III. The manner of its use.

Here that is briefly but sufficiently expressed by the one commandment, 'take,' or perhaps more accurately, 'receive.' Of course, properly speaking, that exhortation does not refer to our manner of fighting with the sword, but to the previous act by which our hand grasps it. But it is profoundly true that if we take it in the deepest sense, the possession of it will teach the use of it. No instruction will impart the last, and little instruction is needed for the first. What is needed is the simple act of yielding ourselves to Jesus Christ, and looking to Him only, as our guide and strength. Before all Christian warfare must come the possession of the Christian armour, and the commandment that here lies at the beginning of all Paul's description of it is 'Take.' Our fitness for the conflict all depends on our receiving God's gift, and that reception is no mere passive thing, as if God's grace could be poured into a human spirit as water is into a bucket. Hence, the translation of this commandment of Paul's by 'take' is better than that by 'receive,' inasmuch as it brings into prominence man's activity, though it gives too exclusive importance to that, to the detriment of the far deeper and more essential element of the divine action. The two words are, in fact, both needed to cover the whole ground of what takes place when the giving God and the taking man concur in the great act by which the Spirit of God takes up its abode in a human spirit. God's gift is to be received as purely His gift, undeserved, unearned by us. But undeserved and unearned as it is, and given 'without money and without price,' it is not ours unless our hand is stretched out to take, and our fingers closed tightly over the free gift of God. There is a dead lift of effort in the reception; there is a still greater effort needed for the continued possession, and there is a life-long discipline and effort needed for the effective use in the struggle of daily life of the sword of the Spirit.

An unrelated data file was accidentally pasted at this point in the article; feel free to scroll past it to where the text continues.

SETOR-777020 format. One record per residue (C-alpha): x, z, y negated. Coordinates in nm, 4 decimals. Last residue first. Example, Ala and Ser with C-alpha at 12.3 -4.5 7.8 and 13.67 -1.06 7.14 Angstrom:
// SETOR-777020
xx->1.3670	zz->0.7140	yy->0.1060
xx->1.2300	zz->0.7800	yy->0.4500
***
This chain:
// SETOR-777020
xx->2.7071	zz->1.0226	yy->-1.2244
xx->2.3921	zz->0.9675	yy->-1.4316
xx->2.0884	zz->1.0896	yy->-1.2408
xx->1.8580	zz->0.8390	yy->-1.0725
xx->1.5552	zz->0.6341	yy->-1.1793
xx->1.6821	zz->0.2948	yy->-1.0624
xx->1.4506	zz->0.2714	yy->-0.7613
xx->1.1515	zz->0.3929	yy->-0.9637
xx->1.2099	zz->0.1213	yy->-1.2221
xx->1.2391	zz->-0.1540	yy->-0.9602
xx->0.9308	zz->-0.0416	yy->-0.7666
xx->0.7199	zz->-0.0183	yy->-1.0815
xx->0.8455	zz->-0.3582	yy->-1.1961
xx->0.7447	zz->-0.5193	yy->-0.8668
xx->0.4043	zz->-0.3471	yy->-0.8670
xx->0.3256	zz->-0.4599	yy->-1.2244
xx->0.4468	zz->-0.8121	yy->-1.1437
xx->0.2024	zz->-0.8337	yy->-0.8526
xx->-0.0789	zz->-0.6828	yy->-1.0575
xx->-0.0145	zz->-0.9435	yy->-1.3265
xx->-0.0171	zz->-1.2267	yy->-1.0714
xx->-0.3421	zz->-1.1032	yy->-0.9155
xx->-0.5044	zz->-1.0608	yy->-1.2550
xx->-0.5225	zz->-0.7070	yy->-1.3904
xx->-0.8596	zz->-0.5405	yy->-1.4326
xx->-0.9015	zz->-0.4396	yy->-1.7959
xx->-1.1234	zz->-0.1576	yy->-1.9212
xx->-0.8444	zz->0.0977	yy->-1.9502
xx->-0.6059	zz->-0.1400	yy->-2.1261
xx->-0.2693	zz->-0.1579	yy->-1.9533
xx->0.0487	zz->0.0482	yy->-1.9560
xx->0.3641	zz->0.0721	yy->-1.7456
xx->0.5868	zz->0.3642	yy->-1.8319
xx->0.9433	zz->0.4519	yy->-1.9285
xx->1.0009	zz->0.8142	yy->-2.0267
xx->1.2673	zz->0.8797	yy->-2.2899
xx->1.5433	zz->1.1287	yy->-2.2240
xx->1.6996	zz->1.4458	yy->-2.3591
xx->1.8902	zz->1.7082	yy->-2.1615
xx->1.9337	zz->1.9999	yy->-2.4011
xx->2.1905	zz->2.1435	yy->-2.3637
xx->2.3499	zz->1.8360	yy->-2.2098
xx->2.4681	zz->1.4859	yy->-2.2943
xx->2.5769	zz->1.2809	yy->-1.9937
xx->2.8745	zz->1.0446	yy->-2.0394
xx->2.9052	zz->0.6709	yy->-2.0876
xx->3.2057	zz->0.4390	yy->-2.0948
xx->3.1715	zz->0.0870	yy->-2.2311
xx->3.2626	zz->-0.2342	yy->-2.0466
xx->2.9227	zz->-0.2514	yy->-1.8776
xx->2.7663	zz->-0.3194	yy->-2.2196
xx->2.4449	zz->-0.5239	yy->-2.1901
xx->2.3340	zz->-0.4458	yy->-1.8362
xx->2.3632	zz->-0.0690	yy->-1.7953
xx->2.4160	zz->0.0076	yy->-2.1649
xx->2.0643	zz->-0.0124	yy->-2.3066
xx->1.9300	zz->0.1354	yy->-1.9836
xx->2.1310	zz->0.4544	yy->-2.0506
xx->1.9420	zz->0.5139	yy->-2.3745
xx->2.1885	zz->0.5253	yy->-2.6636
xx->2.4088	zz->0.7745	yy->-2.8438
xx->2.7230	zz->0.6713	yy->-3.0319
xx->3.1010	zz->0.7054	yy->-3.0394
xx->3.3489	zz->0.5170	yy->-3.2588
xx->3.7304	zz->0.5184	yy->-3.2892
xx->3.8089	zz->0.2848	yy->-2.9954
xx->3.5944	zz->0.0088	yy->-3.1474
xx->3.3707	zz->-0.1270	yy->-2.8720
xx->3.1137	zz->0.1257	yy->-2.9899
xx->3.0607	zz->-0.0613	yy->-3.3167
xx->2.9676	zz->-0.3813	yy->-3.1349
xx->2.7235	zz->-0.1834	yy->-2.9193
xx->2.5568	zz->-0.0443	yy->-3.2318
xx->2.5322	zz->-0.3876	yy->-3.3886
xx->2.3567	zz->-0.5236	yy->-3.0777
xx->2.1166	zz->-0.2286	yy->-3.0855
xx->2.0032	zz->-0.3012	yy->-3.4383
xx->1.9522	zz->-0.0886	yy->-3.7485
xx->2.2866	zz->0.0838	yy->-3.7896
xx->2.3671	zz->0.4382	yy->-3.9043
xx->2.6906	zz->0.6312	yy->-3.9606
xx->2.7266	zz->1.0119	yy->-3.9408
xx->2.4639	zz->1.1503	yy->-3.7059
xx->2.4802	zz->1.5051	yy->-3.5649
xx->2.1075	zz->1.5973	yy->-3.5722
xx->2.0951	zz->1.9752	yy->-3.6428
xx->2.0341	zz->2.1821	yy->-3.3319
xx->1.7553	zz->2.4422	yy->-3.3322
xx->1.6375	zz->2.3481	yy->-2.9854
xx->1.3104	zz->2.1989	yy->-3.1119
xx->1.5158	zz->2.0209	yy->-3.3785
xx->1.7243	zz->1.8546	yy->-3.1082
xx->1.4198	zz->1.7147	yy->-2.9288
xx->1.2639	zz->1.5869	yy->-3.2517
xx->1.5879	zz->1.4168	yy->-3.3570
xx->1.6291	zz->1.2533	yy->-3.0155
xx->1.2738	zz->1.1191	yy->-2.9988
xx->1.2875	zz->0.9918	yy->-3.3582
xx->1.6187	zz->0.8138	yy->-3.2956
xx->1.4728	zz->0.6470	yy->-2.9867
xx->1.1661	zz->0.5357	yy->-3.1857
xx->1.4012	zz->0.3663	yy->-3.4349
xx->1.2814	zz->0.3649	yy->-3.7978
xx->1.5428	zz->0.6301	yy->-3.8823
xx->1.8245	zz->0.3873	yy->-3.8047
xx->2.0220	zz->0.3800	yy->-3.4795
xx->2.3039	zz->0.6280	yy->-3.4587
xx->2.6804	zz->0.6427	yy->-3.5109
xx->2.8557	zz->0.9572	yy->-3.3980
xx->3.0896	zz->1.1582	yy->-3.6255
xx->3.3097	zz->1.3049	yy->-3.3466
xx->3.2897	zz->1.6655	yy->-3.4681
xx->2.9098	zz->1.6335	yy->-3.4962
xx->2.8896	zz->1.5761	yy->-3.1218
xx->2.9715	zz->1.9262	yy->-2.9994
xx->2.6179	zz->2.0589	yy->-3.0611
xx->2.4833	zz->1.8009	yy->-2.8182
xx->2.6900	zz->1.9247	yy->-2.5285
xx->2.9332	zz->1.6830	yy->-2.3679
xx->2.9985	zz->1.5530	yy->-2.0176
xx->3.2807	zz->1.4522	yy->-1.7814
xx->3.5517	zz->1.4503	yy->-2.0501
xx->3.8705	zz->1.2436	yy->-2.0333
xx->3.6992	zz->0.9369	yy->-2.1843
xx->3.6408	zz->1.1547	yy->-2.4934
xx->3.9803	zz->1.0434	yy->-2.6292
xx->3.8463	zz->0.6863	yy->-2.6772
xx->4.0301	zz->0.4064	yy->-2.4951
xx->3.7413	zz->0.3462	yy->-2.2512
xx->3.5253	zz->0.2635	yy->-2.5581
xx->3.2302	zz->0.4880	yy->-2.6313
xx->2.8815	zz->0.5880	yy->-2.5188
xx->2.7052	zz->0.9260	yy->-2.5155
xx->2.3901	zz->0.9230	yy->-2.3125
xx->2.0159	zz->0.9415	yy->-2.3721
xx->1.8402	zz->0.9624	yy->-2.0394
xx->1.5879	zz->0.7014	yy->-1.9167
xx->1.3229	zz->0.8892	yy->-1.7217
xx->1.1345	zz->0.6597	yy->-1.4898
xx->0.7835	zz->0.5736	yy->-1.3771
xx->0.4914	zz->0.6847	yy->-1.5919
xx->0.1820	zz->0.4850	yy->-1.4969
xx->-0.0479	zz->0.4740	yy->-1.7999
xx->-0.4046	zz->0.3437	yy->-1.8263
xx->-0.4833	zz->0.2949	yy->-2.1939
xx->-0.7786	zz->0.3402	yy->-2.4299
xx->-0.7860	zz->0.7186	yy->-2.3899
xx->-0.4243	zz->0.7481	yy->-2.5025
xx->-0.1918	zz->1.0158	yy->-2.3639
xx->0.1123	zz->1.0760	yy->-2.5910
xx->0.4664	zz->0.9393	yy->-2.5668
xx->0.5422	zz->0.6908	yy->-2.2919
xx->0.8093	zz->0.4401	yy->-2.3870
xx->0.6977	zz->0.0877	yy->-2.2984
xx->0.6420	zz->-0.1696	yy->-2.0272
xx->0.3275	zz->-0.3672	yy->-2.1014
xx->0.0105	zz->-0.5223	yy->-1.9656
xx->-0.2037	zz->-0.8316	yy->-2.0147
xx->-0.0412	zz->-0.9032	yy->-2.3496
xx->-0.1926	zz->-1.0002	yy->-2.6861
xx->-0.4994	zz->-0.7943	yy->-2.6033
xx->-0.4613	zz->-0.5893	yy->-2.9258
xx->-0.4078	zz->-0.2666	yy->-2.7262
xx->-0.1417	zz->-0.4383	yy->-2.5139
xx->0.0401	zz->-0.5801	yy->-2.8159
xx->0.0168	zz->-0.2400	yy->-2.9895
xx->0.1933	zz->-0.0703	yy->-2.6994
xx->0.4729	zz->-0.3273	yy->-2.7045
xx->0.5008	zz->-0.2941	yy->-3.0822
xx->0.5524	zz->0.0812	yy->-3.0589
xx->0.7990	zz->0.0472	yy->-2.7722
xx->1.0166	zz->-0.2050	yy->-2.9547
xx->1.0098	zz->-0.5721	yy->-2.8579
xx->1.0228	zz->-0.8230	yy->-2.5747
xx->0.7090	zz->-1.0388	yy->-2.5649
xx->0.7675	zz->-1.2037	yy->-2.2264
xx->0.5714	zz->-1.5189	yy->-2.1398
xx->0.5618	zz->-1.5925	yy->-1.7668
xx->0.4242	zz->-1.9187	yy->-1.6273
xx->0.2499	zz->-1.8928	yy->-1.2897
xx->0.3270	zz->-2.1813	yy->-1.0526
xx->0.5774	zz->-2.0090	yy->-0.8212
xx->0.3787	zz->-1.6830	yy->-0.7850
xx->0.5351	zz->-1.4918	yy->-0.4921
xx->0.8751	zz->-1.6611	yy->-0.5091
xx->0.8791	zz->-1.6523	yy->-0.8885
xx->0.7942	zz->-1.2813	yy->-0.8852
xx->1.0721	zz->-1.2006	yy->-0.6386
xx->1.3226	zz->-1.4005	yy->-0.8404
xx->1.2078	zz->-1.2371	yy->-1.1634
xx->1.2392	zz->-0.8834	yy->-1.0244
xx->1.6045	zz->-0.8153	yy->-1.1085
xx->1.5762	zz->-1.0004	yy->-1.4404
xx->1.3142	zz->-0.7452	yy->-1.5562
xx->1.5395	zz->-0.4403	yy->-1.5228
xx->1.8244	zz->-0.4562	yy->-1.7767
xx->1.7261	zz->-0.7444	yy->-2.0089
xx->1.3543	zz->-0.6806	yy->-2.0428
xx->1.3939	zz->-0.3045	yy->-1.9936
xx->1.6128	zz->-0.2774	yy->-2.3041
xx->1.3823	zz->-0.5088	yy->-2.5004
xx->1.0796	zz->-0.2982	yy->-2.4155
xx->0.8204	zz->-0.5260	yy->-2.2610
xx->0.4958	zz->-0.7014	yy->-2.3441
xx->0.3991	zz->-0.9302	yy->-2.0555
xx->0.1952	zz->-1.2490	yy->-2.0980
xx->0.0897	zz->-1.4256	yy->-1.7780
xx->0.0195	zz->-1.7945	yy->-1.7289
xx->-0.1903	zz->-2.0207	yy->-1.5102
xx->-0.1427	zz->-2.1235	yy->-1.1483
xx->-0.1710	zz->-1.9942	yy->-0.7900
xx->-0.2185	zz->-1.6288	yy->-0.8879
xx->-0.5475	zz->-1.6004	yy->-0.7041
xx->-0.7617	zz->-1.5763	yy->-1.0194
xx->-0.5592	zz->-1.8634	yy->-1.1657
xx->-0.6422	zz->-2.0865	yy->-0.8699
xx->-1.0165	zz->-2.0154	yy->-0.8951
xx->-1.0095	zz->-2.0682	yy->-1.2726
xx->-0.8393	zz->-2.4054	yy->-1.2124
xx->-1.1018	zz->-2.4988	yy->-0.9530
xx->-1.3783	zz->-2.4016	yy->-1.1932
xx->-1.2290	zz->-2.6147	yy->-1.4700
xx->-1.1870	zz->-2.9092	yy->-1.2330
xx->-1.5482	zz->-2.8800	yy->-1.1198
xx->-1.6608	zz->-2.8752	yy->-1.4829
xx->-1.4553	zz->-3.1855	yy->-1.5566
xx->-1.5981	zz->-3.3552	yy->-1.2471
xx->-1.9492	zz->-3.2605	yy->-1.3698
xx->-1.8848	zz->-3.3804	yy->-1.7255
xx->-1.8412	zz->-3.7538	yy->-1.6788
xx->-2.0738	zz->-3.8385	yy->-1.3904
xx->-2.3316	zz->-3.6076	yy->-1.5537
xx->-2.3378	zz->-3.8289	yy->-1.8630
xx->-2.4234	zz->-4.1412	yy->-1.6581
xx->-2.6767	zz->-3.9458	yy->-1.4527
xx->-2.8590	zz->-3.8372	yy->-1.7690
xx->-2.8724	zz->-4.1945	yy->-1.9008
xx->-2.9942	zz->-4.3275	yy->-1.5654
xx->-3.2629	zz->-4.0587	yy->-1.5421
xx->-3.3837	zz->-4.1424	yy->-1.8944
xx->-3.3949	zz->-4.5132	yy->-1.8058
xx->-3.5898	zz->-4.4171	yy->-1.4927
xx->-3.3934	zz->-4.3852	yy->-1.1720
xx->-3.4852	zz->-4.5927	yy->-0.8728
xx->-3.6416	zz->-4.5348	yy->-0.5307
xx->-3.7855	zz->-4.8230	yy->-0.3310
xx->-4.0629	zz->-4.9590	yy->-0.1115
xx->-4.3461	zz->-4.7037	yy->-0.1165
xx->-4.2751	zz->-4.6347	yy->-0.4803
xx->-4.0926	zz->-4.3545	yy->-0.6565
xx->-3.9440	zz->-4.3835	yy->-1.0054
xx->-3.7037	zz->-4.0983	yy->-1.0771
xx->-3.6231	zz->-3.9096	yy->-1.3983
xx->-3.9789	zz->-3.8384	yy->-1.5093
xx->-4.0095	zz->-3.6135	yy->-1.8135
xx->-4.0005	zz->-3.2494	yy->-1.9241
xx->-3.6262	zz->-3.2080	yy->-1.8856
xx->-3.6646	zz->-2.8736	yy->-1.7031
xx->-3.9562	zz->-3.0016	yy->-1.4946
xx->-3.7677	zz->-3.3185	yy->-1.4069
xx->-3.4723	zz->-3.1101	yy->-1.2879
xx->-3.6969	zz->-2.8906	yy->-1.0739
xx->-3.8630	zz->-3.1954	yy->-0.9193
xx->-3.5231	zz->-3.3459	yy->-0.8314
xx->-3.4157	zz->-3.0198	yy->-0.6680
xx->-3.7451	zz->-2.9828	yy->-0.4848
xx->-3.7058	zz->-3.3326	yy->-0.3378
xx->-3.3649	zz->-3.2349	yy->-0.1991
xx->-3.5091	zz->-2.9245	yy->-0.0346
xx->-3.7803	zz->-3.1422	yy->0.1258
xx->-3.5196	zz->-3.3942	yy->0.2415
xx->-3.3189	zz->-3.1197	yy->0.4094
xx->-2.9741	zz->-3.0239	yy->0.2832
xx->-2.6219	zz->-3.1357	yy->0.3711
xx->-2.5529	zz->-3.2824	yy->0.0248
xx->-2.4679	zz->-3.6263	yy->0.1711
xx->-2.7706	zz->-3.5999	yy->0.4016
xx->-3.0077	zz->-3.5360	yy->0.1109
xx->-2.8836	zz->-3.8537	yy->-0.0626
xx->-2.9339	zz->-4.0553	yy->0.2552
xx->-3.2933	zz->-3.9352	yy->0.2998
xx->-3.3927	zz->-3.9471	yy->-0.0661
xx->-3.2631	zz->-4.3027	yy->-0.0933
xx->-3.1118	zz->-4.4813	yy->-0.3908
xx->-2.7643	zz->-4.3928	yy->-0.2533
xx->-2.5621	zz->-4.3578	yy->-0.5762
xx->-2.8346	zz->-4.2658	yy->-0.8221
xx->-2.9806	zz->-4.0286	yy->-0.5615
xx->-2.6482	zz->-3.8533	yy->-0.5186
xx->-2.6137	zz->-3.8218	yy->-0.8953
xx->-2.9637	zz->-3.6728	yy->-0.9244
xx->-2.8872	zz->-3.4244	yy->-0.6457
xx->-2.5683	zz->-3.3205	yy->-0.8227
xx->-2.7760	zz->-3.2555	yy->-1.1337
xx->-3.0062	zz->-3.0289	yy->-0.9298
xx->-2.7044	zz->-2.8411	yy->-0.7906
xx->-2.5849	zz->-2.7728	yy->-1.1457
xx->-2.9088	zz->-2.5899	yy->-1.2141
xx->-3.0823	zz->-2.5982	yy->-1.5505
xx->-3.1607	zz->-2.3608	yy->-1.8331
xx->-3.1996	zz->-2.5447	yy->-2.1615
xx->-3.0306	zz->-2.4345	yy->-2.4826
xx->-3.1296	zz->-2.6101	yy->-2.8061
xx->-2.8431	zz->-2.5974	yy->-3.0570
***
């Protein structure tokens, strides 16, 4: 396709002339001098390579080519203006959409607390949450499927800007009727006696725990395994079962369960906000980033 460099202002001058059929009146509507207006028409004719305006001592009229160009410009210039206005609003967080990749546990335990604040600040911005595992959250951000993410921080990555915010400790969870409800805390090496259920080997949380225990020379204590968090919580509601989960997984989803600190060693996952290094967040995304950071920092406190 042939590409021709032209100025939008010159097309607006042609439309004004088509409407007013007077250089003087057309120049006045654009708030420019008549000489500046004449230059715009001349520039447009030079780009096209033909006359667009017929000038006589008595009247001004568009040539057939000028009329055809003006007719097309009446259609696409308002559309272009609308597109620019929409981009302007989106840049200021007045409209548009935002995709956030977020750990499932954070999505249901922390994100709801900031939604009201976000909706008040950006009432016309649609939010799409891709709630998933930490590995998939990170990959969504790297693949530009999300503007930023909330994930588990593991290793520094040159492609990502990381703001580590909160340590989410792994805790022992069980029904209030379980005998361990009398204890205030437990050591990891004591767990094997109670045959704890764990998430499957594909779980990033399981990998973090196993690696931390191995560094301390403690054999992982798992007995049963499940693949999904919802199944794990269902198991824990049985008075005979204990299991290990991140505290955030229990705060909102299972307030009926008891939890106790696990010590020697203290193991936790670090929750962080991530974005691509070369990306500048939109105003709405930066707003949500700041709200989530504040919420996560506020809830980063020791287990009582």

If that engrafted word is ever to become sovereign in our lives, there must be a life-long attempt to bring the tremendous truths as to God's will for human conduct which it plants in our minds into practice, and to bring all our practice under their influence. The motives which it brings to bear on our evils will be powerless to smite them, unless these motives are made sovereign in us by many an hour of patient meditation and of submission to their sweet and strong constraint. One sometimes sees on a wild briar a graft which has been carefully inserted and bandaged up, but which has failed to strike, and so the strain of the briar goes on and no rosebuds come. Are there not some of us who profess to have received the engrafted word and whose daily experience has proved, by our own continual sinfulness, that it is unable to 'save our souls'?

There are in the Christian ranks some soldiers whose hands are too nerveless or too full of worldly trash to grasp the sword which they have received, much less to strike home with it at any of the evils that are devastating their own lives or darkening the world. The feebleness of the Christian conflict with evil, in all its forms, whether individual or social, whether intellectual or moral, whether heretical or grossly and frankly sensual, is mainly due to the feebleness with which the average professing Christians grasp the sword of the Spirit. When David asked the priests for weapons, and they told him that Goliath's sword was lying wrapt in a cloth behind the ephod, and that they had none other, he said, 'There is none like that, give it me.' If we are wise, we will take the sword that lies in the secret place, and, armed with it, we shall not need to fear in any day of battle.

We do well that we take heed to the word of God, 'as unto a lamp shining in a dark place until the day dawn,' when swords will be no more needed, and the Word will no longer shine in darkness but be the Light that makes the Sun needless for the brightness of the New Jerusalem.